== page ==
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  • Writer's pictureAdam Roszco

Kindness Matters

by Adam Roszco. Photo courtesy of Nathan Lemon on unsplash.com


I remember, years ago, hearing relatives come through the door agitated from a day at work. Often they would say something to the effect of "what is wrong with people? what happened to common courtesy? To kindness?" I'd hear what they had to say or experienced and roll my eyes. I was a teenager after all and that was a common response to something I didn't fully understand.


Today, one week away from turning forty, I often find myself pausing and asking the same question they asked me all those years ago. Am I becoming a grumpy old man like them? Yes, I am. But I also wonder why kindness is so hard for some? It literally costs nothing. We all know and acknowledge that there is much suffering in the world.


And yet, we can't seem to pull ourselves out of ourselves and be kind to one another. Where I work my full-time job (yes, I am a starving artist who has not yet landed a million-dollar book deal so I can be a reclusive writer in a cabin full-time and must punch a timecard to keep food on the table like everyone else) it is a standard to deliver a high level of customer service. Frankly, everywhere I have worked I have always strived to deliver an exceptional level of customer service. It's become one of my many strengths. However, there are times when bad news has to be delivered or a bad experience happens. How do these people respond? Finger-pointing. Cursing. Yelling. Screeching. Blaming me for ruining their life.


Anyone who has worked in customer service can understand what I am speaking to. It's not right. It's not fair. But it comes with the job and I have put up with it all these years. But I always fall back on, why can't you breath and be kind? Where did society start to make it acceptable to be a rude jack-ass every time something didn't go your way? It would be easy for me to say something like "social media is to blame" (it is a part of the problem yes, but that's a cop-out and a cynical narrow view). I believe the problem is we have closed off our hearts and are angry that life that has become what it has.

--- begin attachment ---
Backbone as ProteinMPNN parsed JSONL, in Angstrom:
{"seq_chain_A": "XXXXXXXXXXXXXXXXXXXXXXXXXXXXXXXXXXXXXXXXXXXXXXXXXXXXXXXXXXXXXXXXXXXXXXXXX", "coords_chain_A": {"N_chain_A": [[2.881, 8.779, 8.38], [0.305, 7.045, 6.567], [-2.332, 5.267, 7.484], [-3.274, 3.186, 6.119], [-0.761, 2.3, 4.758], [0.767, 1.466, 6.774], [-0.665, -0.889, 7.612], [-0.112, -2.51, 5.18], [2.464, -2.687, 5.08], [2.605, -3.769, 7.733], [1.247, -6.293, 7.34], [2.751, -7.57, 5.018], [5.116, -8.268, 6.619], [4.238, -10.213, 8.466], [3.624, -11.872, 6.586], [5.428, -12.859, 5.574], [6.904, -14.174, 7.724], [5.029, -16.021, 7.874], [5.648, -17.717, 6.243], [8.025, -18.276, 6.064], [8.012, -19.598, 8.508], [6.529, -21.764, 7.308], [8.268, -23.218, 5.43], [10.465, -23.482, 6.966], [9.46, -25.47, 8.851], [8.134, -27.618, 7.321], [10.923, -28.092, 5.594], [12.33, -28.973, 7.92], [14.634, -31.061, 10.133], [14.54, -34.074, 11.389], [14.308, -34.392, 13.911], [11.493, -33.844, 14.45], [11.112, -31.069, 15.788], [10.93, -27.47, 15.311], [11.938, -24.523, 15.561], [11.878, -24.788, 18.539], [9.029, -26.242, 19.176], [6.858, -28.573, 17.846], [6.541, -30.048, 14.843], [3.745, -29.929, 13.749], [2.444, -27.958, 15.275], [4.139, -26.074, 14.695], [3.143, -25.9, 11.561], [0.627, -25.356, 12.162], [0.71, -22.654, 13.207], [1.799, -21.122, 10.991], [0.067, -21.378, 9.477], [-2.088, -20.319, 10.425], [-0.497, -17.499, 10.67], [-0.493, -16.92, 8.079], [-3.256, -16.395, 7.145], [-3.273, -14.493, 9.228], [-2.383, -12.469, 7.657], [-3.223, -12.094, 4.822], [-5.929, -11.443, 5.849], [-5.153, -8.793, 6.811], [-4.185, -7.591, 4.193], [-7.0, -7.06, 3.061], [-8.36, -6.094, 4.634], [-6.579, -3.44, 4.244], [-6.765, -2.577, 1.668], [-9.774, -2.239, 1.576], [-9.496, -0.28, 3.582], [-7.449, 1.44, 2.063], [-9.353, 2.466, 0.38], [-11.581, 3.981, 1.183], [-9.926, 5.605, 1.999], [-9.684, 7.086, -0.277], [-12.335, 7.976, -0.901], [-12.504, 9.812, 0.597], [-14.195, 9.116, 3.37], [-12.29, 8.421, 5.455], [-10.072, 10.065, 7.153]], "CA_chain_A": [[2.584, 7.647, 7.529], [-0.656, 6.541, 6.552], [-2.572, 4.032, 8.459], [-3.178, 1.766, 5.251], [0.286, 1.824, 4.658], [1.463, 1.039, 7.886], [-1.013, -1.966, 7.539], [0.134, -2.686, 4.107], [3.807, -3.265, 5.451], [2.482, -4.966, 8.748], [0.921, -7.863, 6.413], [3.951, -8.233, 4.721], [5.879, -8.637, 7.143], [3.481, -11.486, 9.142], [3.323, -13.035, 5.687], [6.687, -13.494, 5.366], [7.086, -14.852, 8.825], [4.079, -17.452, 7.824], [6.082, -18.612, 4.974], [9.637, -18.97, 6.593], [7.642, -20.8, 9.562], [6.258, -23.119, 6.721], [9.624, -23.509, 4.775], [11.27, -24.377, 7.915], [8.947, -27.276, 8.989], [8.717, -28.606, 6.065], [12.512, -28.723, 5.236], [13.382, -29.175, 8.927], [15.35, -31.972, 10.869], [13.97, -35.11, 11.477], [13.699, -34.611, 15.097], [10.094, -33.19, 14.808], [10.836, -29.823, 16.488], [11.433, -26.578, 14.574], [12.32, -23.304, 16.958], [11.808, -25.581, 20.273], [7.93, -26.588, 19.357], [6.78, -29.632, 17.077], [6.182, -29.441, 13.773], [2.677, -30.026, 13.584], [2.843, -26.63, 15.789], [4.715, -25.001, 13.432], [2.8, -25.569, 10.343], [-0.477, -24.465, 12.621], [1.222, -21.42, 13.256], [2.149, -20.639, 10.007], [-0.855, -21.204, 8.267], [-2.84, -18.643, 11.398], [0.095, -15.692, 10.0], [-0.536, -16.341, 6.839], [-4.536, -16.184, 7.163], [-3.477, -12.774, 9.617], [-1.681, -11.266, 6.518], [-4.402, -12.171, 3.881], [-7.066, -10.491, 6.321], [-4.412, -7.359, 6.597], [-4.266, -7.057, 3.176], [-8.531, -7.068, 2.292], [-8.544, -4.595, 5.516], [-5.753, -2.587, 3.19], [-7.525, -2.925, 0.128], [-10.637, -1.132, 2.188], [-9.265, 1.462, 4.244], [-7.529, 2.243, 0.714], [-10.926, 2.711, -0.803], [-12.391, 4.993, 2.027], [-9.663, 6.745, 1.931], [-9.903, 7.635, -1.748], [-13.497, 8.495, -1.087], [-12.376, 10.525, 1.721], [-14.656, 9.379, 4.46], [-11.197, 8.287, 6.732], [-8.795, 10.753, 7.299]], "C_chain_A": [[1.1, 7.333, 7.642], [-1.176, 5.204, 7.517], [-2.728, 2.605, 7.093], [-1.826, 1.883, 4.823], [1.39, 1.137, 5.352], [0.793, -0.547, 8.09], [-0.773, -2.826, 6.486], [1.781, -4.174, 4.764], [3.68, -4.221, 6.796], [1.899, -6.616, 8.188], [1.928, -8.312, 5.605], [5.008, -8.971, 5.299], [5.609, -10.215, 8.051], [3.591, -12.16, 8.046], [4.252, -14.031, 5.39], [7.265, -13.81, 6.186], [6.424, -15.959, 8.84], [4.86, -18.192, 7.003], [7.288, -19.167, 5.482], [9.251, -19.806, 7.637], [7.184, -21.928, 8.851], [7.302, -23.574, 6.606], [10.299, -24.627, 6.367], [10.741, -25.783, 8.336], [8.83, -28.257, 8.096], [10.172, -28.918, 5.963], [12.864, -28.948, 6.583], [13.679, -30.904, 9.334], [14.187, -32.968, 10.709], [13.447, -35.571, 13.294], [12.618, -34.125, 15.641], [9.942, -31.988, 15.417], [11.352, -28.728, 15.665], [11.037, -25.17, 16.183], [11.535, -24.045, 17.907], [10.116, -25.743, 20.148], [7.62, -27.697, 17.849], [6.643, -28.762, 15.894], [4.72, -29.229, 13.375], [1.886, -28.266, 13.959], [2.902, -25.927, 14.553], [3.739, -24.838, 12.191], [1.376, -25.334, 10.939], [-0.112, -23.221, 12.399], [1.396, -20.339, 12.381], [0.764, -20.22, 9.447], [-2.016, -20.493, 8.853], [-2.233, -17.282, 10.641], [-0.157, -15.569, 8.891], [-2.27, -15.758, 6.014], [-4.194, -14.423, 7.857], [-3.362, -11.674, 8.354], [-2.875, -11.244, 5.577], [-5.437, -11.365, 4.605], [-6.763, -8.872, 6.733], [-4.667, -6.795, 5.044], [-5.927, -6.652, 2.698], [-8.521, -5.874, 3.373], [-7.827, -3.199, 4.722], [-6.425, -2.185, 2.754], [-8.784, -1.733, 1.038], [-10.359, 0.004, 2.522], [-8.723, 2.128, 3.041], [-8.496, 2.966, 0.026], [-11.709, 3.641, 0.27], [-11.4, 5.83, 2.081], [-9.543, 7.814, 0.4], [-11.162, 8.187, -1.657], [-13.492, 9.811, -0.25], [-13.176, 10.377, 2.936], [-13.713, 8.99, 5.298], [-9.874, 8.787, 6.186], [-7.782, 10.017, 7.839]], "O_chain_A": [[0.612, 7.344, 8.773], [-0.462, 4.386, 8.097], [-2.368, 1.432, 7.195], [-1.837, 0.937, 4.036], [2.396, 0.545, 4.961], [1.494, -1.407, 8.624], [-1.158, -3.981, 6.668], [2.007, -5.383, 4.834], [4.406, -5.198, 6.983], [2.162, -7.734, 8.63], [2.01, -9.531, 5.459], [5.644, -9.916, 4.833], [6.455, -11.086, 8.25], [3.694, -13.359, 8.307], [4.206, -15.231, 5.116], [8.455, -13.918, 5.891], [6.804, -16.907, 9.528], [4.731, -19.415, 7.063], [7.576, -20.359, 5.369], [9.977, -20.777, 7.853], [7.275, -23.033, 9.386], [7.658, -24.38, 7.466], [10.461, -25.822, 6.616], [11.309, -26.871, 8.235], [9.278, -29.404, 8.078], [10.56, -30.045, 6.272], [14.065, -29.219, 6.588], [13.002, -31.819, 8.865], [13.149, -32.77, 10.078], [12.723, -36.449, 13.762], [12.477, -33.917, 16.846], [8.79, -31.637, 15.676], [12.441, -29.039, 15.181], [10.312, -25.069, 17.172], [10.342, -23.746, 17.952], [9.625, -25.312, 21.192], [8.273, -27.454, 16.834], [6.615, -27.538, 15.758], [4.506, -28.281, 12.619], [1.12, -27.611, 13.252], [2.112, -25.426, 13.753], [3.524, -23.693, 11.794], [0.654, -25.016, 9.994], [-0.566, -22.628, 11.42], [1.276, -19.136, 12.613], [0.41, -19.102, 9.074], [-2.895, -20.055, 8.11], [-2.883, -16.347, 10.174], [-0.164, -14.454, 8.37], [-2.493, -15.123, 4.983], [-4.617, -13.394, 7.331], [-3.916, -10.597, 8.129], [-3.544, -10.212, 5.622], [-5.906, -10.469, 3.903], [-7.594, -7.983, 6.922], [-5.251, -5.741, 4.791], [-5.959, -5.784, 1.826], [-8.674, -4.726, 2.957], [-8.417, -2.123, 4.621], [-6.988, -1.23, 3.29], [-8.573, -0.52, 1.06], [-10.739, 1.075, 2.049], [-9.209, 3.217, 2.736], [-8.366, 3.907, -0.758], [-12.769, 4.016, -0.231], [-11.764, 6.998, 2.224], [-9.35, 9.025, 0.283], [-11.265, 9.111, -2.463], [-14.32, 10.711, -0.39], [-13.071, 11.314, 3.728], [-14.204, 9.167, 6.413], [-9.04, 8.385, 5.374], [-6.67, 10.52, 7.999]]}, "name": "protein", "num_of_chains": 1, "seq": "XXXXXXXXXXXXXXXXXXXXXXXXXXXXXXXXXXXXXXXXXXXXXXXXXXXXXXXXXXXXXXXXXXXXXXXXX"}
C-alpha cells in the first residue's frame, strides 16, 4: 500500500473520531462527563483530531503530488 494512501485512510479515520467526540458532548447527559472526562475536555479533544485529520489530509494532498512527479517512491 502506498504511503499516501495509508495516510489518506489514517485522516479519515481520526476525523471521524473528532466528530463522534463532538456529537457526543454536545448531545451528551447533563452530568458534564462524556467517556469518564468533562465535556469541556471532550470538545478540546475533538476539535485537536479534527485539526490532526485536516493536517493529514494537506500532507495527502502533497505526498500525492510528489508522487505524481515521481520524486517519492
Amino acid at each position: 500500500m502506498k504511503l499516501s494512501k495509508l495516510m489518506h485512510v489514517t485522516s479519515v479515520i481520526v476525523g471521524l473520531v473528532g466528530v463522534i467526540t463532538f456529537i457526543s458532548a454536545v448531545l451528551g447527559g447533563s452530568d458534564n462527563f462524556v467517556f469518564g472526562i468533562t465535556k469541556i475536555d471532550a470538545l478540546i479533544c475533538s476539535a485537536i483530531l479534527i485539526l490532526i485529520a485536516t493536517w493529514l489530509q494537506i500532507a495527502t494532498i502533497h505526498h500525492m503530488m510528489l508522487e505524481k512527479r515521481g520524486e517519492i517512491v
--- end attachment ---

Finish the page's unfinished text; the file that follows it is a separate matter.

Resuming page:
It's not enjoyable. Most people are working to survive. We have one shot at life and how disappointing is it, to be tied to a 9-5 job just to keep the lights on. Or to feed ourselves. Or to keep a roof over our head. Or to pay for therapy. Or to pay a medical bill. In the face of all this disappointment, we sit in our frustration and boil until one day the top comes off and we lose it. We all experience these hardships and day to day challenges. Could you imagine how much easier it would be to work through all of that if we just stopped for a minute and said hello to each other? Asked, with genuine compassion, how we are doing?


I know it sure helps me. Yesterday (March 30, 2024), a traumatic event happened. It upset me greatly. My co-workers checked in on me throughout the day asking how I was doing? Was I holding up? They even texted me in the morning to see how I was doing. They opened their hearts to send a brief message of care and those thoughts, the gestures, the care helped me to shoulder the many emotions I was feeling as I processed this traumatic event. There was no grand, expensive gesture - and the circumstance didn't call for it. Just a little checking in. How lovely was that to see all around me?


We are not each other's enemies. We are full hearts rich with life, joy and laughter. We've all experienced the emotions. We've all been through darkness. Why block the light and only focus on the negative? We as people have so much heart to offer.


My ask is this: take a breath. Close your eyes. Pledge to show a little more kindness today. Maybe it's only to one person by holding a door open. Maybe it's by thanking your barista by looking them in the eye. Maybe it's by listening to someone vent so they can move forward. All are generous acts, even though small ones. Those little kindnesses tend to go a long way.

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